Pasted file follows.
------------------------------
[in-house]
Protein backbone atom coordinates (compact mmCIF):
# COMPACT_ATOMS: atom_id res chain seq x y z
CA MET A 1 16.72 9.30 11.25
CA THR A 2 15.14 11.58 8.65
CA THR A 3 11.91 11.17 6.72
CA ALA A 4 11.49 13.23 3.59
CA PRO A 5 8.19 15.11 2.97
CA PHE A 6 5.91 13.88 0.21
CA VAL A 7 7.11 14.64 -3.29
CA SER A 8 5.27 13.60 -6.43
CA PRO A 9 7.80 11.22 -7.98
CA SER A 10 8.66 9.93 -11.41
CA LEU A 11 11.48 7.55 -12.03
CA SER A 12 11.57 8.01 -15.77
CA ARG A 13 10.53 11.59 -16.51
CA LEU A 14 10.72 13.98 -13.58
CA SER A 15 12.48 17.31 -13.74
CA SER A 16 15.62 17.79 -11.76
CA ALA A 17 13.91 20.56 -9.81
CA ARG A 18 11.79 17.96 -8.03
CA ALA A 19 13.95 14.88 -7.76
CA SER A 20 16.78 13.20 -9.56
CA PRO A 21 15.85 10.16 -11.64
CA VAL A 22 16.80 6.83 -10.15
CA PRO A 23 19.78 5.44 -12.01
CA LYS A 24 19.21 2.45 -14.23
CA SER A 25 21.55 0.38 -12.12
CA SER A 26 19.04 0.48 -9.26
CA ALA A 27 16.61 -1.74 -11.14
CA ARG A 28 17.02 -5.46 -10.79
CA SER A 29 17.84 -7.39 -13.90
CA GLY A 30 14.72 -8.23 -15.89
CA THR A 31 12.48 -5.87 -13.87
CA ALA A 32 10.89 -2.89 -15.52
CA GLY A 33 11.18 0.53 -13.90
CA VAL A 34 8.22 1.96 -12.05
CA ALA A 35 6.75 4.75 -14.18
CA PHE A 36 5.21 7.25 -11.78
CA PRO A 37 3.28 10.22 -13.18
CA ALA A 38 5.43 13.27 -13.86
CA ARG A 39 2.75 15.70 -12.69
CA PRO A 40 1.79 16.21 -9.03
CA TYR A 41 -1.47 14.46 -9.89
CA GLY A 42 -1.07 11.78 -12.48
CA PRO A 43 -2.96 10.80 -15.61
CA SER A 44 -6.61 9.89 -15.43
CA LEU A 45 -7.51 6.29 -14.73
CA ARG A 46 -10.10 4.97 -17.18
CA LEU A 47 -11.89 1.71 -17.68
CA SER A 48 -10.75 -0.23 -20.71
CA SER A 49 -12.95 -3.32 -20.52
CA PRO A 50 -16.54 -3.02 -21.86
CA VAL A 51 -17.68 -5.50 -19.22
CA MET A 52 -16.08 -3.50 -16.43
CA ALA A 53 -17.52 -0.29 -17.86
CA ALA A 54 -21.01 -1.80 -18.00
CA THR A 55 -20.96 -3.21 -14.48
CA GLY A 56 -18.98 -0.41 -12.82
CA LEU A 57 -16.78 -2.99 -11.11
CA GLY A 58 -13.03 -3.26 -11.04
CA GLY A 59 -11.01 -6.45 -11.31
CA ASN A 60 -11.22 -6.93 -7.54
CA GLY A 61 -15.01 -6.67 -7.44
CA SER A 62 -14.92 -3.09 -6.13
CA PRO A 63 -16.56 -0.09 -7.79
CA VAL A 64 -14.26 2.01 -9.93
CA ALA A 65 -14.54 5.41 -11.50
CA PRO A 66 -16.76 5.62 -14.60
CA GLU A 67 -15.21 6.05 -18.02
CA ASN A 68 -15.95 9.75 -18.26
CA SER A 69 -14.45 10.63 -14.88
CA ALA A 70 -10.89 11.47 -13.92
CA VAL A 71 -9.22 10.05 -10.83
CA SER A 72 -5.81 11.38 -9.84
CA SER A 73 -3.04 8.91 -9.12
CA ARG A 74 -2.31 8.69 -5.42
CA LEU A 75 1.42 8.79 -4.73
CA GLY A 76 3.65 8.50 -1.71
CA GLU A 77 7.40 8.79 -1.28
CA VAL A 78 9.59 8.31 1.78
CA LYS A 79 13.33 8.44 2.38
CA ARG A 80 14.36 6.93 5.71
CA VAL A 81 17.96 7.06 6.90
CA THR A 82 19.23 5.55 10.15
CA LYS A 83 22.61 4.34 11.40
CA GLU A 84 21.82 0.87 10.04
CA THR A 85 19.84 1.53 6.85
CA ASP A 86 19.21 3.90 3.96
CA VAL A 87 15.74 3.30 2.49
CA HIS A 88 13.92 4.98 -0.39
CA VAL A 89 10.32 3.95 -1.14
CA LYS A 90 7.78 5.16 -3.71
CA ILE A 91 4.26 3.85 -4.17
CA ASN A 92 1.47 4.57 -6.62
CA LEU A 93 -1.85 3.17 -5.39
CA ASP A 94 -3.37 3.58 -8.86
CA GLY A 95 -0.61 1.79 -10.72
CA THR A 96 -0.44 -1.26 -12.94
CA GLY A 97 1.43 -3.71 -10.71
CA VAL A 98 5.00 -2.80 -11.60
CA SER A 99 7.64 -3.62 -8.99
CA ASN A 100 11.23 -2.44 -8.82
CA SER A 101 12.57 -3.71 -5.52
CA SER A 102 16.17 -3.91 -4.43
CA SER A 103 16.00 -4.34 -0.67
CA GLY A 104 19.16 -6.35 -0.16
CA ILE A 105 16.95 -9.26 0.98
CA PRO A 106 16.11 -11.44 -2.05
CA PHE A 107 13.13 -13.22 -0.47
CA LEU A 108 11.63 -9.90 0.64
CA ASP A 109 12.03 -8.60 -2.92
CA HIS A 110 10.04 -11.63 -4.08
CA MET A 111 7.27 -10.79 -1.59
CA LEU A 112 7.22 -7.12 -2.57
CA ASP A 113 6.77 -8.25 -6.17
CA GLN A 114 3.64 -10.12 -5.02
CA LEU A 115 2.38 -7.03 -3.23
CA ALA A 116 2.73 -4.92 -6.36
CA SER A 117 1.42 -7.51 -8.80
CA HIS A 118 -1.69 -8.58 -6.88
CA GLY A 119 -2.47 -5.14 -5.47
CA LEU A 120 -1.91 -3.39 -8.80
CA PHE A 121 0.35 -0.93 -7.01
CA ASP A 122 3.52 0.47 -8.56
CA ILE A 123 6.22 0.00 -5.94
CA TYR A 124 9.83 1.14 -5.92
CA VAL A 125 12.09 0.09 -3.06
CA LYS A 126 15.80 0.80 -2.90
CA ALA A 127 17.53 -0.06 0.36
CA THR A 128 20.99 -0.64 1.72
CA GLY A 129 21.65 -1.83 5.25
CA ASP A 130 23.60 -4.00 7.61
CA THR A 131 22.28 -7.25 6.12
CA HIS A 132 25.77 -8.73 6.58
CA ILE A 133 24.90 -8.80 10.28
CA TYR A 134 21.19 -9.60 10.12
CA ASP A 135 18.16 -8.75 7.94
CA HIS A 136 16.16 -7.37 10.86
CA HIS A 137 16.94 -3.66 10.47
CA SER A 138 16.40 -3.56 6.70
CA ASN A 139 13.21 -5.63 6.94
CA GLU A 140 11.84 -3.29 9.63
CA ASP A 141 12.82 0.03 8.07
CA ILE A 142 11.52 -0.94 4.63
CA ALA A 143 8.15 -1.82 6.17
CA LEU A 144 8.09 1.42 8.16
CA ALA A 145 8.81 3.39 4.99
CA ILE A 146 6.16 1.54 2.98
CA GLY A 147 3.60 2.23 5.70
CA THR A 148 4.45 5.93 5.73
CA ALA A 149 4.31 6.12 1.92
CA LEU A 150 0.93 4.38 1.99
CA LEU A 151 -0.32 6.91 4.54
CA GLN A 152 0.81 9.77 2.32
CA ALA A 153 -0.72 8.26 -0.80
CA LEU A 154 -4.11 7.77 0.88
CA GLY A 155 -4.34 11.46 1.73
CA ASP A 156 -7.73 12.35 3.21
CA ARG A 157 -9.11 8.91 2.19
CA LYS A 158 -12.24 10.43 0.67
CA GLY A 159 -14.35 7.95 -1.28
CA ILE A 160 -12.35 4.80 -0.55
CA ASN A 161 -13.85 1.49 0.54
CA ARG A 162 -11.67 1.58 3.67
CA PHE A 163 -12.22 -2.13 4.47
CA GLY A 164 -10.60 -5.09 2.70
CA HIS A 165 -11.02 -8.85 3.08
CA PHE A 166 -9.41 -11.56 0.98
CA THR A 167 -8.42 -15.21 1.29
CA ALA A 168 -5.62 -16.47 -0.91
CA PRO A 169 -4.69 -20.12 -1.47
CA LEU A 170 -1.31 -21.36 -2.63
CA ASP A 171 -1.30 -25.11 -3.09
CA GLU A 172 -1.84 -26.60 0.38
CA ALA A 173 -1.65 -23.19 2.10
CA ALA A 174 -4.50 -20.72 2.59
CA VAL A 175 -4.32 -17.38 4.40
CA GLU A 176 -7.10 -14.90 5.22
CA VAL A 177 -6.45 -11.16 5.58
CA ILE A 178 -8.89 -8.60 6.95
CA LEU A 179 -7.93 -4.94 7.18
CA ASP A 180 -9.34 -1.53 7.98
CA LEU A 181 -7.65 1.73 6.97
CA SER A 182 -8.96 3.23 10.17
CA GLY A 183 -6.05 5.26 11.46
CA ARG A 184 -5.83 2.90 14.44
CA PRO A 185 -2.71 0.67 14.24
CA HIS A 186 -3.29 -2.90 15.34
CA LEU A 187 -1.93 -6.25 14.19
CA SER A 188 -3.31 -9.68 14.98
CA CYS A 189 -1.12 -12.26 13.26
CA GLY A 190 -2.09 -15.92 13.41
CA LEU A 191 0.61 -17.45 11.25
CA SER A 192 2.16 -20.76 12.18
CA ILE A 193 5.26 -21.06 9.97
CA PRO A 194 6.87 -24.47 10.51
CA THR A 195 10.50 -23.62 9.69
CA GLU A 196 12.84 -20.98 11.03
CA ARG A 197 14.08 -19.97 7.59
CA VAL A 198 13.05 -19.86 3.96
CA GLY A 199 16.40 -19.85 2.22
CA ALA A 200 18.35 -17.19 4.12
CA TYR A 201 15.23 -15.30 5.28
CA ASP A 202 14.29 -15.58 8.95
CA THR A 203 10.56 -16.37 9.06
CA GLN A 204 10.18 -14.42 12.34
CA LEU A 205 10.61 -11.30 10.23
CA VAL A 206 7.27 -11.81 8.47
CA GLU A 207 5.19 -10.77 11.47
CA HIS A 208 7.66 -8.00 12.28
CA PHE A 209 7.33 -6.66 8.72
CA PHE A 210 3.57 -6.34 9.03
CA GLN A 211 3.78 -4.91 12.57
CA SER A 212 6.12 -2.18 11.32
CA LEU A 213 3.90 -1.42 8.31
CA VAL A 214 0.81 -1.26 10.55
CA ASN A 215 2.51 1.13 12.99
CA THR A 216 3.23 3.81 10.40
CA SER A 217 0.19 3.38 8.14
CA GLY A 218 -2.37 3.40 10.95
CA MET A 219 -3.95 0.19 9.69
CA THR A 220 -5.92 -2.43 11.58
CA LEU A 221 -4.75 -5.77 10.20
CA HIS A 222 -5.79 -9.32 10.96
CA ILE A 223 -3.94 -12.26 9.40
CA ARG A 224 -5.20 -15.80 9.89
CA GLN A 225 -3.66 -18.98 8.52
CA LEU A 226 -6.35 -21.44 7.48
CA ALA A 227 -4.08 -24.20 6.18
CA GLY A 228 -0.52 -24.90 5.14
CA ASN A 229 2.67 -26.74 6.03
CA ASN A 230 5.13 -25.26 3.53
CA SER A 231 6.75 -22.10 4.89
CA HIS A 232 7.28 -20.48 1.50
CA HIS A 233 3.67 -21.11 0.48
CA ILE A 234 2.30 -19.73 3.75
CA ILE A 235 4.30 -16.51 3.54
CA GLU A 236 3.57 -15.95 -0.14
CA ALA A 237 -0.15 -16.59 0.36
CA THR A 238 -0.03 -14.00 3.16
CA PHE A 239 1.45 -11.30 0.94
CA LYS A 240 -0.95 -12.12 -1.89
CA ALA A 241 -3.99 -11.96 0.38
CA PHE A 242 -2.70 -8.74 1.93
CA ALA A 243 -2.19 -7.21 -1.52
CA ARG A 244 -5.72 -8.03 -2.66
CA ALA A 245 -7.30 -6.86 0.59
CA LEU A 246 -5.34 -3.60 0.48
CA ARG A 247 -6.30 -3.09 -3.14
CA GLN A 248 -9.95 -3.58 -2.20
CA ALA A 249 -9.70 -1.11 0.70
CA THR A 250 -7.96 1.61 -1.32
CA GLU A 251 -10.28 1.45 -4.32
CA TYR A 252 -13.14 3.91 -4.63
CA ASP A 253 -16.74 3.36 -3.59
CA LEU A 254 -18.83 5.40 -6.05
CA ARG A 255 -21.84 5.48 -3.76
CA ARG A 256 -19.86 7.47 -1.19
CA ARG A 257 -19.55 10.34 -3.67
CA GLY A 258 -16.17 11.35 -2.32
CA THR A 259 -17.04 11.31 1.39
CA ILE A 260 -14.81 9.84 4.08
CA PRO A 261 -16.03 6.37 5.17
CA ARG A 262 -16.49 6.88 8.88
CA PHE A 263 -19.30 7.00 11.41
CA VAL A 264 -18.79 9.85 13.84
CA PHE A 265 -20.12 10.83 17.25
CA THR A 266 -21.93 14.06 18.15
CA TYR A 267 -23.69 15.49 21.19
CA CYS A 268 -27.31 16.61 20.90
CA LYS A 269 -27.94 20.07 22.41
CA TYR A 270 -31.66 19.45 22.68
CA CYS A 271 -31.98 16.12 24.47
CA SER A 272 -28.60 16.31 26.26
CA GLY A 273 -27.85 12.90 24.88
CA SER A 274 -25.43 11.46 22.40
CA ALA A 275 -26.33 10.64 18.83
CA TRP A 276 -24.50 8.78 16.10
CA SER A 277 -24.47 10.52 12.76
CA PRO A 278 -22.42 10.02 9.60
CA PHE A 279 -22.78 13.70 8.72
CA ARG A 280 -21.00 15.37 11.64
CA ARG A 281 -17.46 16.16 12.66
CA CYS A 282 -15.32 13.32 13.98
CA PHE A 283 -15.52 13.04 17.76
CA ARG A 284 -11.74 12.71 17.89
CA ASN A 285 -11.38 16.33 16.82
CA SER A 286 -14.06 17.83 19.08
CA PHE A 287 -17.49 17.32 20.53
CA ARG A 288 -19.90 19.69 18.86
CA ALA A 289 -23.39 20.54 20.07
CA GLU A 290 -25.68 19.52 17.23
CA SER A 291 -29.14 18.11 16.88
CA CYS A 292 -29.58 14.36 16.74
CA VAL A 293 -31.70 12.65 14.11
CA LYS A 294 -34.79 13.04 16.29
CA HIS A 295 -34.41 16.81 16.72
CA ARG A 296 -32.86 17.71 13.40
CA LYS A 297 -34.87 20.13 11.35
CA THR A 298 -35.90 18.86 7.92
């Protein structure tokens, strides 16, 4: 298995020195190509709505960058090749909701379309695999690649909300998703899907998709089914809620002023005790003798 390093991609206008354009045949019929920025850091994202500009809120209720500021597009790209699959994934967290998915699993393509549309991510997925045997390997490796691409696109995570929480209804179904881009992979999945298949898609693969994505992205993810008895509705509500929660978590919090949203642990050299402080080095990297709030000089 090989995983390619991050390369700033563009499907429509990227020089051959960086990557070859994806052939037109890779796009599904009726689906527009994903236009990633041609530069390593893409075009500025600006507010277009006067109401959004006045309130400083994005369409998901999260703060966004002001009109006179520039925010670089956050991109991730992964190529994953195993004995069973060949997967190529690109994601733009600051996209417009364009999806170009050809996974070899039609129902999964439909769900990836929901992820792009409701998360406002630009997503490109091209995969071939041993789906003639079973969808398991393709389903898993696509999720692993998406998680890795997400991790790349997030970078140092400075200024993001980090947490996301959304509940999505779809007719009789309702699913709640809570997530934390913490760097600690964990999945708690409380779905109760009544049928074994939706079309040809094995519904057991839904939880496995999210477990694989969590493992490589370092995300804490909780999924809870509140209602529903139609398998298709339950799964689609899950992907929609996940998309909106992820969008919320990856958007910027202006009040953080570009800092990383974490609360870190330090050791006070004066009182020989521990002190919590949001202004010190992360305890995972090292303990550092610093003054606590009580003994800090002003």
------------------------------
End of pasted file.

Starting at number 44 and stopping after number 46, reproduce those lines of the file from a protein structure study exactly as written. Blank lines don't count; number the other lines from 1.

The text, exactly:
CA TYR A 41 -1.47 14.46 -9.89
CA GLY A 42 -1.07 11.78 -12.48
CA PRO A 43 -2.96 10.80 -15.61